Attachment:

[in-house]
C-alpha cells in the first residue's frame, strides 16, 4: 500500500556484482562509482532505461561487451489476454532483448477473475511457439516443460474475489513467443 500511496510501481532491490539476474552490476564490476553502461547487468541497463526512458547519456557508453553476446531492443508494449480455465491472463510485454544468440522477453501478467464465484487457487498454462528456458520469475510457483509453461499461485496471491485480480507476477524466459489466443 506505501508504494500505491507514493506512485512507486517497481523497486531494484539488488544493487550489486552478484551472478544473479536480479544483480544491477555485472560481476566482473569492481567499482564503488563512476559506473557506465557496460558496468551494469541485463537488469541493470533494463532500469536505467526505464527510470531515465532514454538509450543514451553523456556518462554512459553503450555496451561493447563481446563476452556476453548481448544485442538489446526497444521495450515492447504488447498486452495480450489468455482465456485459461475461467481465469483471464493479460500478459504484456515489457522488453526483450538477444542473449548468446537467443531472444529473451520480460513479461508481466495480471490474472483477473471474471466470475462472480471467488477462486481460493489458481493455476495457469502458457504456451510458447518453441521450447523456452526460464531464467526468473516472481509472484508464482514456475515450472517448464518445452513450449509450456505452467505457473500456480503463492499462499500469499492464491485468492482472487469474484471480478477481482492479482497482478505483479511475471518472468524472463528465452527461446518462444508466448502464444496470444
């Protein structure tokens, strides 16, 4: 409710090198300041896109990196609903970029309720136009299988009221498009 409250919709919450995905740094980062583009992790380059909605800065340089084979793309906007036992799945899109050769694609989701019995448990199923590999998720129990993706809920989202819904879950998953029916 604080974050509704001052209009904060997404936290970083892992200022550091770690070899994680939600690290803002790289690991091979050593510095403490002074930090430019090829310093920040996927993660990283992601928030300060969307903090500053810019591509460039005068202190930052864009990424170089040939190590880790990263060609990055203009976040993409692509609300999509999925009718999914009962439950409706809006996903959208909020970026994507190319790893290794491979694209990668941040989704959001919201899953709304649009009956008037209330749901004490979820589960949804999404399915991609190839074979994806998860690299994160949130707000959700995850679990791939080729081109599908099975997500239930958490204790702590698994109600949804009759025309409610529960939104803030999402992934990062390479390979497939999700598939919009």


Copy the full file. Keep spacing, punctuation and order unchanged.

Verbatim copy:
[in-house]
C-alpha cells in the first residue's frame, strides 16, 4: 500500500556484482562509482532505461561487451489476454532483448477473475511457439516443460474475489513467443 500511496510501481532491490539476474552490476564490476553502461547487468541497463526512458547519456557508453553476446531492443508494449480455465491472463510485454544468440522477453501478467464465484487457487498454462528456458520469475510457483509453461499461485496471491485480480507476477524466459489466443 506505501508504494500505491507514493506512485512507486517497481523497486531494484539488488544493487550489486552478484551472478544473479536480479544483480544491477555485472560481476566482473569492481567499482564503488563512476559506473557506465557496460558496468551494469541485463537488469541493470533494463532500469536505467526505464527510470531515465532514454538509450543514451553523456556518462554512459553503450555496451561493447563481446563476452556476453548481448544485442538489446526497444521495450515492447504488447498486452495480450489468455482465456485459461475461467481465469483471464493479460500478459504484456515489457522488453526483450538477444542473449548468446537467443531472444529473451520480460513479461508481466495480471490474472483477473471474471466470475462472480471467488477462486481460493489458481493455476495457469502458457504456451510458447518453441521450447523456452526460464531464467526468473516472481509472484508464482514456475515450472517448464518445452513450449509450456505452467505457473500456480503463492499462499500469499492464491485468492482472487469474484471480478477481482492479482497482478505483479511475471518472468524472463528465452527461446518462444508466448502464444496470444
């Protein structure tokens, strides 16, 4: 409710090198300041896109990196609903970029309720136009299988009221498009 409250919709919450995905740094980062583009992790380059909605800065340089084979793309906007036992799945899109050769694609989701019995448990199923590999998720129990993706809920989202819904879950998953029916 604080974050509704001052209009904060997404936290970083892992200022550091770690070899994680939600690290803002790289690991091979050593510095403490002074930090430019090829310093920040996927993660990283992601928030300060969307903090500053810019591509460039005068202190930052864009990424170089040939190590880790990263060609990055203009976040993409692509609300999509999925009718999914009962439950409706809006996903959208909020970026994507190319790893290794491979694209990668941040989704959001919201899953709304649009009956008037209330749901004490979820589960949804999404399915991609190839074979994806998860690299994160949130707000959700995850679990791939080729081109599908099975997500239930958490204790702590698994109600949804009759025309409610529960939104803030999402992934990062390479390979497939999700598939919009």